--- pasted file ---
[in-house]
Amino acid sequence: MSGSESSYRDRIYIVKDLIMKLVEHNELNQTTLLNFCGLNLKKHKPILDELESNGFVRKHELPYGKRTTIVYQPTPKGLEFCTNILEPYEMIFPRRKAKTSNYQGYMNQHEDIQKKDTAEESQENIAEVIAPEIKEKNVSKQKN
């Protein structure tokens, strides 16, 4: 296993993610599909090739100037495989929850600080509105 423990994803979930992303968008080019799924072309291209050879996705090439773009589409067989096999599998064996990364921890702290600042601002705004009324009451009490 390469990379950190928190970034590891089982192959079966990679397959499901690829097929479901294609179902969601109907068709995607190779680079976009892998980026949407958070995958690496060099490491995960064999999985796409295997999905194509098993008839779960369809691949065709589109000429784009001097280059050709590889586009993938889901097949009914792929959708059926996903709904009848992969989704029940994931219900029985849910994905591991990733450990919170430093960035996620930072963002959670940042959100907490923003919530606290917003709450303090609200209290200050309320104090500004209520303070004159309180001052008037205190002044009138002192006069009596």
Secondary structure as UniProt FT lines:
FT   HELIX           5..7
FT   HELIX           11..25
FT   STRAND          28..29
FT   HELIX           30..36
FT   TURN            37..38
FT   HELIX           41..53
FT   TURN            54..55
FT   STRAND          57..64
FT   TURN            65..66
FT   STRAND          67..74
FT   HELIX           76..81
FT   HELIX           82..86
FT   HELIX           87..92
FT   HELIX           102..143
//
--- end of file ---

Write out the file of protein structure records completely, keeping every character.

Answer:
[in-house]
Amino acid sequence: MSGSESSYRDRIYIVKDLIMKLVEHNELNQTTLLNFCGLNLKKHKPILDELESNGFVRKHELPYGKRTTIVYQPTPKGLEFCTNILEPYEMIFPRRKAKTSNYQGYMNQHEDIQKKDTAEESQENIAEVIAPEIKEKNVSKQKN
């Protein structure tokens, strides 16, 4: 296993993610599909090739100037495989929850600080509105 423990994803979930992303968008080019799924072309291209050879996705090439773009589409067989096999599998064996990364921890702290600042601002705004009324009451009490 390469990379950190928190970034590891089982192959079966990679397959499901690829097929479901294609179902969601109907068709995607190779680079976009892998980026949407958070995958690496060099490491995960064999999985796409295997999905194509098993008839779960369809691949065709589109000429784009001097280059050709590889586009993938889901097949009914792929959708059926996903709904009848992969989704029940994931219900029985849910994905591991990733450990919170430093960035996620930072963002959670940042959100907490923003919530606290917003709450303090609200209290200050309320104090500004209520303070004159309180001052008037205190002044009138002192006069009596």
Secondary structure as UniProt FT lines:
FT   HELIX           5..7
FT   HELIX           11..25
FT   STRAND          28..29
FT   HELIX           30..36
FT   TURN            37..38
FT   HELIX           41..53
FT   TURN            54..55
FT   STRAND          57..64
FT   TURN            65..66
FT   STRAND          67..74
FT   HELIX           76..81
FT   HELIX           82..86
FT   HELIX           87..92
FT   HELIX           102..143
//